In an application I was assessing, I found an interesting piece of code that took my attacker-supplied input and put it into the bindDN while preparing to connect to an LDAP server.


Specifically, I can inject whatever I want into the [USERNAME] in the above sample bindDN, including something like [email protected]@domain.com. I do not control the LDAP URL though. Is there anything risky security-wise with this small bug?


1 Answer 1


The following points are worth considering in any attempt to leverage this, though I don't believe anything except attempts at denial of service would work.

Where LDAP URLs are used, these do not support in-band credentials in the URL, as the (now deprecated) method that HTTP URLs used "http://user:password@host/". There should be no way to inject a malformed bind username into such URLs (typically used for search queries) to alter their effect. However, some directory implementations support non-DN usernames in a bind operation — specifically Active Directory (userPrincipalName); or OpenLDAP with SASL and/or olcAuthIdRewrite/ olcAuthzRegexp. If OpenLDAP is configured to take a non-DN bind username (in the form of an email address or uid @realm), or otherwise uses the rwm overlay to rewrite in bindDN context, and formulates an LDAP search URL to determine the real user DN, this will only be as robust as the administrator's rewrite instructions, and could be subject to injection of malformed usernames. This is fairly unlikely, and probably very difficult to do blind (without being able to inspect the rules). I suspect it's simply an AD backend here though.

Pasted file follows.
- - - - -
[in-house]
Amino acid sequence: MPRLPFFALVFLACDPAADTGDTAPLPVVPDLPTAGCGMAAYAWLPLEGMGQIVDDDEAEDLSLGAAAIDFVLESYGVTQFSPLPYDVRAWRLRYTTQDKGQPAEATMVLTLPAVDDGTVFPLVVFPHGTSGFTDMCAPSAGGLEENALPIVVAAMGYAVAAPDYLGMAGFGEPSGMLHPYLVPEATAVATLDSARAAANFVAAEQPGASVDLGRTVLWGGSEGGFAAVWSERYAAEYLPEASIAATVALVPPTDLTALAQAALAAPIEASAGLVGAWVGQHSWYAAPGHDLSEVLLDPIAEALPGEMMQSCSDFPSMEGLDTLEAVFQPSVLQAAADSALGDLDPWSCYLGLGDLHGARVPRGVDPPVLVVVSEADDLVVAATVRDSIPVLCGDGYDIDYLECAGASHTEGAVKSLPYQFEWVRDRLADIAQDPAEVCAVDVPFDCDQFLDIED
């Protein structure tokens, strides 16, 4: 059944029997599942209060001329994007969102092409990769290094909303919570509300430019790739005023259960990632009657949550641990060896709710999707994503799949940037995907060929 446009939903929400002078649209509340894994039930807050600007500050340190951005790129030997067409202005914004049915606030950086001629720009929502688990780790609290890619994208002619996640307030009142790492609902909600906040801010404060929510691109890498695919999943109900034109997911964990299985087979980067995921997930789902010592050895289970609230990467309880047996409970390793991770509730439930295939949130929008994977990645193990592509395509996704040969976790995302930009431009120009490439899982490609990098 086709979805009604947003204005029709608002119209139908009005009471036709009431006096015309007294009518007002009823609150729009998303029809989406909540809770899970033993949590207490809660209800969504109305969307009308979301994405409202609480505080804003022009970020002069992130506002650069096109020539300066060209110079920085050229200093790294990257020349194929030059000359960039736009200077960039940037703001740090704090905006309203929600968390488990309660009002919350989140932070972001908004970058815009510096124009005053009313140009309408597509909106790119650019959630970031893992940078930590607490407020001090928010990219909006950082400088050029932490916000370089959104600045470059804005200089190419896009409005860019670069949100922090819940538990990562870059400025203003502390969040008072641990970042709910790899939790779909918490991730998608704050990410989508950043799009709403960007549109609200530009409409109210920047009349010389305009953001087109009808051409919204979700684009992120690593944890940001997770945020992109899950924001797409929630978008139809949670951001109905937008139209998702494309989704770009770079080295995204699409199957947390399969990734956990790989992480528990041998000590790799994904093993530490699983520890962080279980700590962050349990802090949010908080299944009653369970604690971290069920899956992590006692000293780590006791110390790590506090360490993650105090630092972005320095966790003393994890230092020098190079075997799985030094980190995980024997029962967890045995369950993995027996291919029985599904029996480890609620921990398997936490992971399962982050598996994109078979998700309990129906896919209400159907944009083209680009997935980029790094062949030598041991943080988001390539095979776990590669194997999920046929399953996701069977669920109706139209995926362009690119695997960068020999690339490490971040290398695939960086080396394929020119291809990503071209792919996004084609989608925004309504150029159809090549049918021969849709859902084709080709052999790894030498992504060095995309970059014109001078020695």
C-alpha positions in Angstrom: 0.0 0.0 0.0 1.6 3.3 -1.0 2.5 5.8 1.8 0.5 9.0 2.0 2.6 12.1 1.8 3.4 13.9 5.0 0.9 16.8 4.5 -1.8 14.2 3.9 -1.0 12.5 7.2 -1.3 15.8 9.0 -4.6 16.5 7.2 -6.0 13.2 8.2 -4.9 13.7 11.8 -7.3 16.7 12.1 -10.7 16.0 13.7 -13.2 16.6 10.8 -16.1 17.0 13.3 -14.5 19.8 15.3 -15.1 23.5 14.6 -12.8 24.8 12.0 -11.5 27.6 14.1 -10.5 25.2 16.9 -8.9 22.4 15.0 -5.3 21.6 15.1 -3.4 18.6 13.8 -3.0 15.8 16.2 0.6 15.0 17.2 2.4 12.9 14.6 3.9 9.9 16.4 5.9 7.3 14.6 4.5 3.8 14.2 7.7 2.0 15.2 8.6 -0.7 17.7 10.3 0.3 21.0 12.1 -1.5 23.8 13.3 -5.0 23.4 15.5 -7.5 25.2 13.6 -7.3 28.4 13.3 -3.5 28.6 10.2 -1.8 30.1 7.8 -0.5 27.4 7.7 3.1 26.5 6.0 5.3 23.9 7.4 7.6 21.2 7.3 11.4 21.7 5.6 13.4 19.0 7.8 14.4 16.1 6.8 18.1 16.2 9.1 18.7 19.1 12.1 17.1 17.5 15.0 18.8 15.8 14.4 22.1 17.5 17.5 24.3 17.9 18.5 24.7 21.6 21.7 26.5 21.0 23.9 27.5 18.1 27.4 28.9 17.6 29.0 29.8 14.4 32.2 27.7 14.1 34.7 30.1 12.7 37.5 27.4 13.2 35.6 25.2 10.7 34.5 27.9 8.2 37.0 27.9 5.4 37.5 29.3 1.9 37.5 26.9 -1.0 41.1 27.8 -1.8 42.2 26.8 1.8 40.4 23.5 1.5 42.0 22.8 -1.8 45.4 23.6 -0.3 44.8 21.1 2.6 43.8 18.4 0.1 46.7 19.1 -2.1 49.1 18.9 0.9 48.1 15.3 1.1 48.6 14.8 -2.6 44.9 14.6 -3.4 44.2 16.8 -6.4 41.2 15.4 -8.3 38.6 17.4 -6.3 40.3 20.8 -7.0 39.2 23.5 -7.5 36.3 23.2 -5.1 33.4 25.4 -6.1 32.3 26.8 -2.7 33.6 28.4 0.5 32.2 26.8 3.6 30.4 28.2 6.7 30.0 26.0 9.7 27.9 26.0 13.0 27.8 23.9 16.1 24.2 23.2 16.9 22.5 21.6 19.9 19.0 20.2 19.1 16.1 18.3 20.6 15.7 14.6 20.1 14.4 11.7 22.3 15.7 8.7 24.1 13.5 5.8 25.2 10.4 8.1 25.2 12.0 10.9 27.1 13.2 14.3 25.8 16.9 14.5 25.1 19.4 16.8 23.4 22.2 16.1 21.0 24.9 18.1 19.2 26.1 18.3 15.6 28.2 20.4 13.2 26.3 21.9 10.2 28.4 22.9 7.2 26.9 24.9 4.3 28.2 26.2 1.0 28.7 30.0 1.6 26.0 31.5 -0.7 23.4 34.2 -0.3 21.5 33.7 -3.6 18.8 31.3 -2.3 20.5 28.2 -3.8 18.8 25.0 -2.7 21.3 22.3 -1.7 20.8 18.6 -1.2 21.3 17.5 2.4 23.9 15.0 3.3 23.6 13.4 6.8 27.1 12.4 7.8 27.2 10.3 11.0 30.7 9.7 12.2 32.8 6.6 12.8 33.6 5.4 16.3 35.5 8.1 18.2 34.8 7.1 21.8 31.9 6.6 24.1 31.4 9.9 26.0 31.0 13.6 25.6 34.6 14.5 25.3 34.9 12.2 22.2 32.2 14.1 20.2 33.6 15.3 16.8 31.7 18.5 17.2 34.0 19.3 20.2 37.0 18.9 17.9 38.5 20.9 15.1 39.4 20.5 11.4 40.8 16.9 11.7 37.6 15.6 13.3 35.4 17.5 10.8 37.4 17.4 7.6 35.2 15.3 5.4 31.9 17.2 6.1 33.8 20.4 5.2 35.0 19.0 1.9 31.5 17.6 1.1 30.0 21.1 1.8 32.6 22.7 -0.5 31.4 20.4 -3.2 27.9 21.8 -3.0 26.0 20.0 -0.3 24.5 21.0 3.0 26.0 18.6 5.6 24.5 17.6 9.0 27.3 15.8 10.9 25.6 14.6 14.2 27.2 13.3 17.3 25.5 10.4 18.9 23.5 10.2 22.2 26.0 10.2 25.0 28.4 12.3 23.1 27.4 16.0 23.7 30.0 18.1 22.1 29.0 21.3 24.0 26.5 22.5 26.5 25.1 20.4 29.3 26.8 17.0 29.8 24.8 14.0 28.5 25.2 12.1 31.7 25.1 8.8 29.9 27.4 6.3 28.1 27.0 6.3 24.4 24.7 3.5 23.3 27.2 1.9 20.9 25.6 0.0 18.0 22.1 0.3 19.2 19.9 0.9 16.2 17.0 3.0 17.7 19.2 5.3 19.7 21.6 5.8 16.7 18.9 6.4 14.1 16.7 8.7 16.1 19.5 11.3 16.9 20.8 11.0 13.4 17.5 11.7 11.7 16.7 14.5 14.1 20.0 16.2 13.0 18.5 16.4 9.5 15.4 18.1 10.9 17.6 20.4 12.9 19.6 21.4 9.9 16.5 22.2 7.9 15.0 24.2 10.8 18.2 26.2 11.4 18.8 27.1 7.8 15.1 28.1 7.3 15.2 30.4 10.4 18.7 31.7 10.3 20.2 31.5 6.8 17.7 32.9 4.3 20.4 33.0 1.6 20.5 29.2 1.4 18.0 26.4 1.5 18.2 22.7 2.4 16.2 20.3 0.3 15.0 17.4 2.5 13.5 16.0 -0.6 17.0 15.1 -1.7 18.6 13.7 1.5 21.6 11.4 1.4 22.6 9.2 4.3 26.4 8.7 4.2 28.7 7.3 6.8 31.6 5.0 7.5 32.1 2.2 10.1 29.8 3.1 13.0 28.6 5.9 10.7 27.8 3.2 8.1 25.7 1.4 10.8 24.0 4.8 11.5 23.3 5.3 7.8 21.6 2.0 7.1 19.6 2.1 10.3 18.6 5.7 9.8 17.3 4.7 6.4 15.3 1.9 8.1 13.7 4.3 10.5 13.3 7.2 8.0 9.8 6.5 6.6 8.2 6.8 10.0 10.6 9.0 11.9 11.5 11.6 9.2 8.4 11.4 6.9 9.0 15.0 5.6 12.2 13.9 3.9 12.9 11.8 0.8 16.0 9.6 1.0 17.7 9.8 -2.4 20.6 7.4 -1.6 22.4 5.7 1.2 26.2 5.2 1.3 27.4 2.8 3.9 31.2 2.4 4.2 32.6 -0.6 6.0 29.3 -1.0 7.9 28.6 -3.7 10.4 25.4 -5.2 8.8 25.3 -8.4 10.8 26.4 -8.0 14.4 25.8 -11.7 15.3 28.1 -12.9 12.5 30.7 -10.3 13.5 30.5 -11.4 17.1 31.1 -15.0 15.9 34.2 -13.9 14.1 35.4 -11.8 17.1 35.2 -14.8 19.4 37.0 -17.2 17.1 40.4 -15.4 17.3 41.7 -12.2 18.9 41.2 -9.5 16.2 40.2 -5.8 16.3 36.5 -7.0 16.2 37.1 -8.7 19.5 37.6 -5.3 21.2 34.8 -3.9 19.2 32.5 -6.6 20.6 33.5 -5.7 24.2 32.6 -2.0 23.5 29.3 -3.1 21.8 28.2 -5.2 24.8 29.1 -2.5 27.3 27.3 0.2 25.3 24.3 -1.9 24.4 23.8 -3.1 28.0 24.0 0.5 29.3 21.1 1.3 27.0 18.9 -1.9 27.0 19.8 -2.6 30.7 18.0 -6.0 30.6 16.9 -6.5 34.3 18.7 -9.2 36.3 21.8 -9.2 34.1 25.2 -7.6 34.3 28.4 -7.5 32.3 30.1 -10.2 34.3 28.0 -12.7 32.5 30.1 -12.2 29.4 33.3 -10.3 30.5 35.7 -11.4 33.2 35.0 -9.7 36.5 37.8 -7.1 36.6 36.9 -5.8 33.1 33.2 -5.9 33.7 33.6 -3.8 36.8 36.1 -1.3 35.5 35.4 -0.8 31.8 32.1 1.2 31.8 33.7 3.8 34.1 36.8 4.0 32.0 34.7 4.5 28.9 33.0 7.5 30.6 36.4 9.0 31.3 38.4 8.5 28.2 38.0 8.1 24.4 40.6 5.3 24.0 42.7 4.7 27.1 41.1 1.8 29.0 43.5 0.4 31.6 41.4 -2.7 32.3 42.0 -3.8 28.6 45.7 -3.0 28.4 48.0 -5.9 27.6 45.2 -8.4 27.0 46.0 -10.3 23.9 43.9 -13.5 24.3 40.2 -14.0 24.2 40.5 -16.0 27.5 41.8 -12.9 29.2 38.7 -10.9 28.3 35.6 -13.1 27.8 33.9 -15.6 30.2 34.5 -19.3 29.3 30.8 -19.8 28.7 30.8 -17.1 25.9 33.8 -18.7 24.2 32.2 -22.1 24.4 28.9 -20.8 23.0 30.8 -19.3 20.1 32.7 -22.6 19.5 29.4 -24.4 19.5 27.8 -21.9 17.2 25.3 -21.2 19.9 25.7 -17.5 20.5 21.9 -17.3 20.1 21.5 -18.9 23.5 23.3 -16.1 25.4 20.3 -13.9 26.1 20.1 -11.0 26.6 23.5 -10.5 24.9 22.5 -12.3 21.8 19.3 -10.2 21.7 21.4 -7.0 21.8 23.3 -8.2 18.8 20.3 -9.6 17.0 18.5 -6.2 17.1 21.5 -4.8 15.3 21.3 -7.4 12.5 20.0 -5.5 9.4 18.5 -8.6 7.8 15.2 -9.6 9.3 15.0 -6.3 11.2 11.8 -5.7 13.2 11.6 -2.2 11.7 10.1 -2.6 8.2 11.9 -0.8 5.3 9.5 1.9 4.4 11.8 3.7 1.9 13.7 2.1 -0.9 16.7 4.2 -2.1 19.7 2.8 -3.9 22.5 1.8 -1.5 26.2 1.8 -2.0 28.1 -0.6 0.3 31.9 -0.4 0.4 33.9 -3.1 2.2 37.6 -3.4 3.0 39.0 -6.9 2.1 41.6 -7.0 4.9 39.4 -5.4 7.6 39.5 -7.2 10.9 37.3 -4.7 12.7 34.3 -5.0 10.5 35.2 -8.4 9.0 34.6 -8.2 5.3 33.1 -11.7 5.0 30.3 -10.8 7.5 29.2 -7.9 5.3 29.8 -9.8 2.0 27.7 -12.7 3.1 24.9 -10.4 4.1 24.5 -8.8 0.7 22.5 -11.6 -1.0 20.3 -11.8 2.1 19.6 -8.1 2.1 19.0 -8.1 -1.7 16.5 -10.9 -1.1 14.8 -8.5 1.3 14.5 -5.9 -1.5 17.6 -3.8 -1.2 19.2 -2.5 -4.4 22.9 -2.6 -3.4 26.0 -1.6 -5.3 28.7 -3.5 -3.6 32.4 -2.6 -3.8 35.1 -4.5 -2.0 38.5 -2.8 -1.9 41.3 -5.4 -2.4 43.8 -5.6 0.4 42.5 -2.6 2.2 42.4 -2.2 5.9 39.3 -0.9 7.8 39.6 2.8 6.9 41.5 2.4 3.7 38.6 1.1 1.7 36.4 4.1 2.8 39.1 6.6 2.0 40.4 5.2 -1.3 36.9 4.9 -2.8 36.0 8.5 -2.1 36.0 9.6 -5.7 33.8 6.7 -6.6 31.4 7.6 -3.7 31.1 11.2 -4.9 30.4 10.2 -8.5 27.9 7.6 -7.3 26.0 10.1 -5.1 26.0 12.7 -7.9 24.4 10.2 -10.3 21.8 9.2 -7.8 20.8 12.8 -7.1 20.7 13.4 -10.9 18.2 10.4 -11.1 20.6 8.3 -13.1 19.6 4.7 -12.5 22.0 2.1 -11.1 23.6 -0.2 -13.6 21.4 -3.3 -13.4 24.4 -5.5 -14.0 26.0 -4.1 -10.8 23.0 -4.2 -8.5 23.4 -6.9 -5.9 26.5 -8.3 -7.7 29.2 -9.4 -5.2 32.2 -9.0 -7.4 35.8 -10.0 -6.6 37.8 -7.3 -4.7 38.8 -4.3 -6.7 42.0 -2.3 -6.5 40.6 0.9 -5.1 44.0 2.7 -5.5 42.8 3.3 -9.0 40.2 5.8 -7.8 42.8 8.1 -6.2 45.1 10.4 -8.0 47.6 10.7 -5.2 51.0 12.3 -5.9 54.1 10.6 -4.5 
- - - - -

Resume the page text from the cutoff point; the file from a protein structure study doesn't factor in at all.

On the wire, the bind request will be a DER encoded structure of the form

 0   53: SEQUENCE {
 2    1: . INTEGER 1
 5   48: . [APPLICATION 0] {
 7    1: . . INTEGER 3
10   33: . . OCTET STRING    
       : . . . 63 6E 3D .. ..            cn=user,ou=... 
45    8: . . [0] 'password'
       : . . }
       : . }

An anonymous bind will already have been created, establishing the connection. Unless there is some horrible bug in the underlying ASN.1/LDAP library (e.g. to let you formulate a username with a DER parseable trailing password of your choosing, for brute force) then the best you can probably do is exercise the parsing, escaping, or UTF-8 encoding layers, or determine the maximum size of a DN (not defined by LDAP schema).

The best you might be able to achieve is:

  • denial of service, possibly through the use of very long or dubiously escaped/quoted usernames
  • lockout of an arbitrary user - assuming the directory implements this, e.g. AD policies, and the directory service is not otherwise accessible (in which case it's probably trivial to achieve in other ways)
  • attempt to enumerate other users in the same domain/directory, how practical this will be depends on feedback during the authentication attempts (see this for LDAP error codes)
  • attempt to find another user with the same password as this user (though how that might be useful, I don't know)

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